“It is going to be tough for the new coach in terms of the standards that have been set. But I don’t see why the team should not continue doing well. The foundation has been set. The new coach should bring in fresh ideas,” he said.
“I certainly wouldn’t want the new guy to try and emulate what has been done in the past three years. Consistency for this team is now going be very important. I think the foundation is well set,” he explained.
Speaking about individual players in the team, Kirsten lavished praise on the young brigade.
“Virat Kohli is ready for Test cricket. He is a bright young star. He has taken the responsibility of playing for India in big games really well. I think it’s important to have competitiveness to be in the Indian team. You cannot be in the team with average performances.
“I have really enjoyed working with Suresh Raina. He has been an exceptional players. I have been impressed with Cheteshwar Pujara who can be a star of the future in Test matches. Pragyan Ojha has done well and he just needs to keep learning what he has to do. It is important to find one or two quality seamers.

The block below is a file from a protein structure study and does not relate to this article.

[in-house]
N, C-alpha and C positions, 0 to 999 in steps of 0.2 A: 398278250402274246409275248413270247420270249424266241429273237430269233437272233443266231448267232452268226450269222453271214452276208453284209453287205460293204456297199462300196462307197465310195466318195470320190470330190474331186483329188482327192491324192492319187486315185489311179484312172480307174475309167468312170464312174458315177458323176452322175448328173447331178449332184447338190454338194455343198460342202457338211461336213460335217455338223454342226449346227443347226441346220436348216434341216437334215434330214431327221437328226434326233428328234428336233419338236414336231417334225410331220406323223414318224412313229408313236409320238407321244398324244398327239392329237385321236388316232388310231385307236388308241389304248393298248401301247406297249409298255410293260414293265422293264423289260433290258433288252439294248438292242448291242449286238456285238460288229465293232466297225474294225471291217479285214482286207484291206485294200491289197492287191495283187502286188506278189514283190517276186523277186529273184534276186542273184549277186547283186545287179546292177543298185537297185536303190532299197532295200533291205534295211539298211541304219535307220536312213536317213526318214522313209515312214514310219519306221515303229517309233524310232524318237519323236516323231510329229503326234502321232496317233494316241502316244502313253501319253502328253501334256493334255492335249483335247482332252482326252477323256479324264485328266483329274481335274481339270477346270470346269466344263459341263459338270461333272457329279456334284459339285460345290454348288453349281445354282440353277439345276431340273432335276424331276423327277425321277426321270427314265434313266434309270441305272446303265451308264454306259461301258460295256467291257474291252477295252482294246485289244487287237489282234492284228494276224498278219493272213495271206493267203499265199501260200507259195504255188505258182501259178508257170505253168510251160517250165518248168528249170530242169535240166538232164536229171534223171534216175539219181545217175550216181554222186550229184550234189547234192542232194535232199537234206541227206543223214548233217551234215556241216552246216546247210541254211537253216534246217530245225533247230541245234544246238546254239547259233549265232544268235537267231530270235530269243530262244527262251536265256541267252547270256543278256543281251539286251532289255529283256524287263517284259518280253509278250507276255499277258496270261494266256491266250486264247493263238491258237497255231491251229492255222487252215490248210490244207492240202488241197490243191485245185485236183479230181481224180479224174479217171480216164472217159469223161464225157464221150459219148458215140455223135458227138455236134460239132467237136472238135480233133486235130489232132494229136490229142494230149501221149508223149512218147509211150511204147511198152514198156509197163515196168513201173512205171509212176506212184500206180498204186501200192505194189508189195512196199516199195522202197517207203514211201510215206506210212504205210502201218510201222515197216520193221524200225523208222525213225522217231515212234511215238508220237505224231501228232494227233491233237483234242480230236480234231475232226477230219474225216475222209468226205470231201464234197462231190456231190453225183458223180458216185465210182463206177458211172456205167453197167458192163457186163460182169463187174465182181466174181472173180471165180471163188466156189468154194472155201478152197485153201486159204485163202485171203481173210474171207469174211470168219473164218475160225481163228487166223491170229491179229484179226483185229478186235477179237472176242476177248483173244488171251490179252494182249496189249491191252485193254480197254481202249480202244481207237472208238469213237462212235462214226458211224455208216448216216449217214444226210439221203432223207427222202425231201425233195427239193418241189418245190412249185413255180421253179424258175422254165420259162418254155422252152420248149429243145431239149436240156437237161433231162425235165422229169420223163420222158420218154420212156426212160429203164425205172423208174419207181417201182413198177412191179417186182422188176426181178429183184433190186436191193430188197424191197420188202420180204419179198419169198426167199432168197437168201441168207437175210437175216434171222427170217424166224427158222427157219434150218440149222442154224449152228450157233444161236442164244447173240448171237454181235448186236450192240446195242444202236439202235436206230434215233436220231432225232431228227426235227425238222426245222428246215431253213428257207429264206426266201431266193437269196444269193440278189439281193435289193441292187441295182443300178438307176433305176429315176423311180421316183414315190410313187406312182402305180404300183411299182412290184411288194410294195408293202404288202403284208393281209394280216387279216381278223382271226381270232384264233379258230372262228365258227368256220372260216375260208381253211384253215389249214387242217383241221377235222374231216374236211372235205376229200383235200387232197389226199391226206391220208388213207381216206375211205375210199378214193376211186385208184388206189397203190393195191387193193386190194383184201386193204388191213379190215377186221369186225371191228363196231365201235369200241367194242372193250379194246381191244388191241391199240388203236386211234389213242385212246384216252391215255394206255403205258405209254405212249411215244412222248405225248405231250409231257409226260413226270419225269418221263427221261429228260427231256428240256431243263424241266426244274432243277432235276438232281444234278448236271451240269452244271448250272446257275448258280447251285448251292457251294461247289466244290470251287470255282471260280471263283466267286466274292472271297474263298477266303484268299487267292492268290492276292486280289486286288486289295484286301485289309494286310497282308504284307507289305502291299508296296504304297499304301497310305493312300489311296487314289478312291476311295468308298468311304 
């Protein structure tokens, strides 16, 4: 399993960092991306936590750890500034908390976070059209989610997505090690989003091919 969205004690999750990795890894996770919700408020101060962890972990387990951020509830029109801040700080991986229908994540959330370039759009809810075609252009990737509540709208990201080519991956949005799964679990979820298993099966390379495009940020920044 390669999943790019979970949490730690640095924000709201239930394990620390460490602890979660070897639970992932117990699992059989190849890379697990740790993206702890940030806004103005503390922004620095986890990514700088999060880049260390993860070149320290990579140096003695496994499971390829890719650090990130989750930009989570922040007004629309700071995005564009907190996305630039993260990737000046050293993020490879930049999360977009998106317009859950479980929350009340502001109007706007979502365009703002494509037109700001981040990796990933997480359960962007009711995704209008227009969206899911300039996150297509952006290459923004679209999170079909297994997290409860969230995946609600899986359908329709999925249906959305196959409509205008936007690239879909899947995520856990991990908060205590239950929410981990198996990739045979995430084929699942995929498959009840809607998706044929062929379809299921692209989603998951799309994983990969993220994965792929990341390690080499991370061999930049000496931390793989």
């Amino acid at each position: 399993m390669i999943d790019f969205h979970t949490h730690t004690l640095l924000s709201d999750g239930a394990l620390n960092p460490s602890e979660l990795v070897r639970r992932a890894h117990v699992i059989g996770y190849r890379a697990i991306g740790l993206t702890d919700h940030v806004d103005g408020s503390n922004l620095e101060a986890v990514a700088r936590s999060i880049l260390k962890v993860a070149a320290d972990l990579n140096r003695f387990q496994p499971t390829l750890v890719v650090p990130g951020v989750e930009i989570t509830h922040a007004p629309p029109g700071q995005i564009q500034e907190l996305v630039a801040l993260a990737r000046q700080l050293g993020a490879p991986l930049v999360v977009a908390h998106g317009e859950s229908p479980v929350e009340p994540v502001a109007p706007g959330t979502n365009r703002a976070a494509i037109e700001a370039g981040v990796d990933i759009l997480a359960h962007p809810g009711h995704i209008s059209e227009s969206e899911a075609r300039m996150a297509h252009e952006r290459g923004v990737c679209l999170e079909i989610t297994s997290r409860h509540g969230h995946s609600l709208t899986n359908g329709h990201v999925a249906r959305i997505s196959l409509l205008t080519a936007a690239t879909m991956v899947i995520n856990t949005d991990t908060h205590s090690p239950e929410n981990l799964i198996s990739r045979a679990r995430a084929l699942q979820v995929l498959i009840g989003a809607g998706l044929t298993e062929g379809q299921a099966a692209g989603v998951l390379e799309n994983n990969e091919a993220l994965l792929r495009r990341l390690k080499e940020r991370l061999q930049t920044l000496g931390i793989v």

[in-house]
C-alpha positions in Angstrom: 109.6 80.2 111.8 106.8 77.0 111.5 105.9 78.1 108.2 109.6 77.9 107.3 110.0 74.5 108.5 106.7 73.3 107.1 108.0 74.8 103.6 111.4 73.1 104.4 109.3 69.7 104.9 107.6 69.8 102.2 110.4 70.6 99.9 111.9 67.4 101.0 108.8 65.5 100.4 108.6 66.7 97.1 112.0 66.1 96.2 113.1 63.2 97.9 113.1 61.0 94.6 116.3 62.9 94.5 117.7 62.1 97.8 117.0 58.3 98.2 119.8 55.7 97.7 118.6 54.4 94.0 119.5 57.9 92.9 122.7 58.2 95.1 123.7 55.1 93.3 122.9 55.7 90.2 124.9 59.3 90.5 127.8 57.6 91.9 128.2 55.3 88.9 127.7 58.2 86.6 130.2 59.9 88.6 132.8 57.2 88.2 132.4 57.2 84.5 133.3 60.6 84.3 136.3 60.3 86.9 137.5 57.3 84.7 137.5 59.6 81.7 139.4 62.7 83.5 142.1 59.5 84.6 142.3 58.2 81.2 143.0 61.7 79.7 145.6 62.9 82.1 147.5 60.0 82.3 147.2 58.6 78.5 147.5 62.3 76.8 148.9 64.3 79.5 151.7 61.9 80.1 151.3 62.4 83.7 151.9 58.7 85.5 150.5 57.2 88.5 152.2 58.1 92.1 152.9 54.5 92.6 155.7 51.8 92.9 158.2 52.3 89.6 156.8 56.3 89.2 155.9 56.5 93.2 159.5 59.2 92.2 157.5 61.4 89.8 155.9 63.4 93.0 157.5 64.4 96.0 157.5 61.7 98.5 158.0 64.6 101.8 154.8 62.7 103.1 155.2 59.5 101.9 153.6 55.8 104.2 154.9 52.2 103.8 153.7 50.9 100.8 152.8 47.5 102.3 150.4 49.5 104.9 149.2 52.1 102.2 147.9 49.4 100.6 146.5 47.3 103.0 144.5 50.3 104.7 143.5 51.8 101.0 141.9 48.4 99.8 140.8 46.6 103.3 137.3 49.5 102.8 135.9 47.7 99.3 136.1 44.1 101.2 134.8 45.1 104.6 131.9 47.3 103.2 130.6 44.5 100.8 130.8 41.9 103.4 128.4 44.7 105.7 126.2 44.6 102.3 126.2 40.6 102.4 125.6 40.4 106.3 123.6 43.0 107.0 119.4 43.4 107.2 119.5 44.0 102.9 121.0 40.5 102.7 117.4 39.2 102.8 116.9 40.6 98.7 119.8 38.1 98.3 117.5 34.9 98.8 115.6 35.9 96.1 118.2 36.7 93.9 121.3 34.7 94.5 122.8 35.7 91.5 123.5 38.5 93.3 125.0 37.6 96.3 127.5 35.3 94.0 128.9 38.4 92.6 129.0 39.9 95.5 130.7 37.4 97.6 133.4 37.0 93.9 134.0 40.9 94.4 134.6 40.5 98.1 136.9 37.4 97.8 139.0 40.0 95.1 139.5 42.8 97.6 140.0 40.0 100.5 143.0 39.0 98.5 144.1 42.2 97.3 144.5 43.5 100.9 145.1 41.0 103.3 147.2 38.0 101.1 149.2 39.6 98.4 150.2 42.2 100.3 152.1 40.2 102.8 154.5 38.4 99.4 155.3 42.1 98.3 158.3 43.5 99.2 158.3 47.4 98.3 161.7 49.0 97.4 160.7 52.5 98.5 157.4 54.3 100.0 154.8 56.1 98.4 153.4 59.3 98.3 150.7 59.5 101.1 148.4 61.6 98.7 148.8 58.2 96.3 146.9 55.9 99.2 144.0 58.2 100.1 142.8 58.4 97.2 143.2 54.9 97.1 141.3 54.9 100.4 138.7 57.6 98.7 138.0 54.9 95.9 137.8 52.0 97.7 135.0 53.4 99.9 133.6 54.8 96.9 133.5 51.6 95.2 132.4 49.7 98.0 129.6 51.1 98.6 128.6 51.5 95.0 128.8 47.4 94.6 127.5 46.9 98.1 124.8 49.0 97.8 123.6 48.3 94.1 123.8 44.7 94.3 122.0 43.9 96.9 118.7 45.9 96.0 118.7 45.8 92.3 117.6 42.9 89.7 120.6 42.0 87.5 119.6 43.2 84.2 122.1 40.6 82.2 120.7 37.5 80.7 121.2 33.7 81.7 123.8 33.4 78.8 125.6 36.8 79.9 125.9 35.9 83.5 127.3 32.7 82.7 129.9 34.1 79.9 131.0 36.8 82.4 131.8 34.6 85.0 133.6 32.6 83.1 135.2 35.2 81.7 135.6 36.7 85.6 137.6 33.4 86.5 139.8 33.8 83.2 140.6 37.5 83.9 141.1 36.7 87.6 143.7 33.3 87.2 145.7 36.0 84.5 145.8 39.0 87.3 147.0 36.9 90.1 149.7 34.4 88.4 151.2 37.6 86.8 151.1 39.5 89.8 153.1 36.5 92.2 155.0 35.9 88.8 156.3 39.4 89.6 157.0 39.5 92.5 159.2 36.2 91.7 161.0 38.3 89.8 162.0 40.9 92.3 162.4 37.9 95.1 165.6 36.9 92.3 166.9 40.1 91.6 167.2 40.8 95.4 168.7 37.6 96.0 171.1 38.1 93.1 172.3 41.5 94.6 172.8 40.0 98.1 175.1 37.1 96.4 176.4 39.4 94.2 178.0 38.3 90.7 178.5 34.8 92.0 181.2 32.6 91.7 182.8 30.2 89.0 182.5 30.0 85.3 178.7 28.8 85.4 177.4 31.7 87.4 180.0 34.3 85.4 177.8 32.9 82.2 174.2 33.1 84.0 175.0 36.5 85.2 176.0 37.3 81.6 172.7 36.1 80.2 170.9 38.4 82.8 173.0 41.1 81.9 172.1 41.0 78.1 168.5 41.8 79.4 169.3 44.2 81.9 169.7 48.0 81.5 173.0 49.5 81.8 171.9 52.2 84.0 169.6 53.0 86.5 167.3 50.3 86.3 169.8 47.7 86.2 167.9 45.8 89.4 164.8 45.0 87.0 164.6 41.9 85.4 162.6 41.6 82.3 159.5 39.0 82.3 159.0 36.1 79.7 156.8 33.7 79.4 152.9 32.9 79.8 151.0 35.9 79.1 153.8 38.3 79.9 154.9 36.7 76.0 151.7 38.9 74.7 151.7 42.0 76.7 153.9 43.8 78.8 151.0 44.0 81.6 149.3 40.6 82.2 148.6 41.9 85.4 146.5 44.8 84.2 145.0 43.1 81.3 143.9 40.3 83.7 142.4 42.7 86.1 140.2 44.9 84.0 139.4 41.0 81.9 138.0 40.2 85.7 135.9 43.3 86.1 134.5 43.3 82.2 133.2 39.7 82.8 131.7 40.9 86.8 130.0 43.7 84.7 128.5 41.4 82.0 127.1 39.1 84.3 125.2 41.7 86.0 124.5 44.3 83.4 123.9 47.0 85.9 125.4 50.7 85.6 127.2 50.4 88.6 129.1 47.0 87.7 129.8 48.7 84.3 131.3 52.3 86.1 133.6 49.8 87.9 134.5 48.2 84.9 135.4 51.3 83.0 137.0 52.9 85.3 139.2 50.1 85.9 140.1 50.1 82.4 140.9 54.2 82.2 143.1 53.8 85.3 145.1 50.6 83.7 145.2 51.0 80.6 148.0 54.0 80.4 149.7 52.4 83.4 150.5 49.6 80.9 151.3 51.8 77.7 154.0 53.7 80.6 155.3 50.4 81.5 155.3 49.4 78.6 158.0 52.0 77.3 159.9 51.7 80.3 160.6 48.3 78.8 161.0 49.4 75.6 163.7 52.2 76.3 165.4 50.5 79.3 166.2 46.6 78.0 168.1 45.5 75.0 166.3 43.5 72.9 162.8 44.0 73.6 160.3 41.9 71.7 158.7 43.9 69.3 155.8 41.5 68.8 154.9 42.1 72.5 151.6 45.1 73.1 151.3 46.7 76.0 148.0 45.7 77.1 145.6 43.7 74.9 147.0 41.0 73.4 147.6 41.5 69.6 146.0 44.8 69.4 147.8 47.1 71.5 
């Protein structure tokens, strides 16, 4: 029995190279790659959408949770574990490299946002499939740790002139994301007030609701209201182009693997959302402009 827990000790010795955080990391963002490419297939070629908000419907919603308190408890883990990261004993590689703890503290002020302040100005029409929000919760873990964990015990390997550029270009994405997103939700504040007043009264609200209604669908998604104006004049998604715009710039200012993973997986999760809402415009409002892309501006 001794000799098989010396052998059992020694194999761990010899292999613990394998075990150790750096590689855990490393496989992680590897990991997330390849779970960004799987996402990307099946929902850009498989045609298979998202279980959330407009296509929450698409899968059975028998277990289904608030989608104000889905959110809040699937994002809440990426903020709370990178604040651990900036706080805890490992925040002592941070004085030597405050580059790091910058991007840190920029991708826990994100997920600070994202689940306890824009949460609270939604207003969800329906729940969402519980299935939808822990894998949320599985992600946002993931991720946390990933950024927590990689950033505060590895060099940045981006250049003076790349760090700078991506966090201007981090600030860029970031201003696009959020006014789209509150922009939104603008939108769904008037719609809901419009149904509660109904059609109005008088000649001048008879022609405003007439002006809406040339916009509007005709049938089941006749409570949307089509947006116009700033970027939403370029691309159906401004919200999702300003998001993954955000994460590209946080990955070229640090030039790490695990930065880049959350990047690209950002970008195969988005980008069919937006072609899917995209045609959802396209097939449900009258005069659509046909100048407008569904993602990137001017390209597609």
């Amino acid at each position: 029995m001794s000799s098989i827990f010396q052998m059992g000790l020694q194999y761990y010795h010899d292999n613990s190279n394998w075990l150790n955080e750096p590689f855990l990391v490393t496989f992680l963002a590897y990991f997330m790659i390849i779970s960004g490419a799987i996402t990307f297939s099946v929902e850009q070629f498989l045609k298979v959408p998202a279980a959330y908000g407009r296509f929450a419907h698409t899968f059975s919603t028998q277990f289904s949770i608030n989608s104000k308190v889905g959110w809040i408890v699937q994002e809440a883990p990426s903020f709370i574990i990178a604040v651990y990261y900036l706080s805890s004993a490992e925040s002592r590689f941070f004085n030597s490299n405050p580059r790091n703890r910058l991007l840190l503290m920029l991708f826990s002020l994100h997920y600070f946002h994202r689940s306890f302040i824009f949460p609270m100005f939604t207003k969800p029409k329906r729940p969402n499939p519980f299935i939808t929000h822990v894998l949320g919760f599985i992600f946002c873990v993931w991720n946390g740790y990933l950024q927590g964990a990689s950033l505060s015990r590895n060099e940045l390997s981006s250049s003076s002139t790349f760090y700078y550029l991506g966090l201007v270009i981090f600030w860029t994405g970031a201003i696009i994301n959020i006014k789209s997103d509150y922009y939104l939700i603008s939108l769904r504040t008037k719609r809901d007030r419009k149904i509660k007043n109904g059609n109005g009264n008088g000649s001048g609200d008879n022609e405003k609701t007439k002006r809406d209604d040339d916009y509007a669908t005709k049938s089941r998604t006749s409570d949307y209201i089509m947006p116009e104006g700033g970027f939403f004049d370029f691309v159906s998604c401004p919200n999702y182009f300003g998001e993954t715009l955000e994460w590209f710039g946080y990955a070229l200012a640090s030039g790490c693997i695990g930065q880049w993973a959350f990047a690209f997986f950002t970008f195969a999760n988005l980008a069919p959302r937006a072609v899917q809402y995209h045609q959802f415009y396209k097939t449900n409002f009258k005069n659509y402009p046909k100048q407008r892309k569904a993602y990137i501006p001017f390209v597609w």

“I was impressed with Munaf Patel. He performed well in the World Cup. Ashish Nehra also did well in the World Cup. Zaheer Khan has been number one for a long time but guys these need support,” Kirsten said.
Kirsten said Zaheer, in fact, is the best medium pacer in the world right now.
“Zaheer is the best 135kmph bowler in the world right now. He performs well under pressure. I think he is an unbelievable bowler to left-handers,” he said. Another player who got appreciation from the outgoing coach was flamboyant batsman Yuvraj Singh, who bagged the Man of the Tournament award at the World Cup for his fantastic performance with both the bat and ball.
“He was well-prepared and he had worked hard on his bowling. For Yuvi to end up being man of the tournament, I am extremely proud of him,” he said.
Looking back at the memorable World Cup, Kirsten he was glad that every match that the team played in the group stage turned out to be close one as it prepared the side for the knockout stage.
“It was an interesting World Cup. We never had it easy. The first one against Bangladesh was perhaps the easiest. In the last three games of the knockout stage, there were no big individual contributions. It was a team effort. I was excited about the way we played,” he said.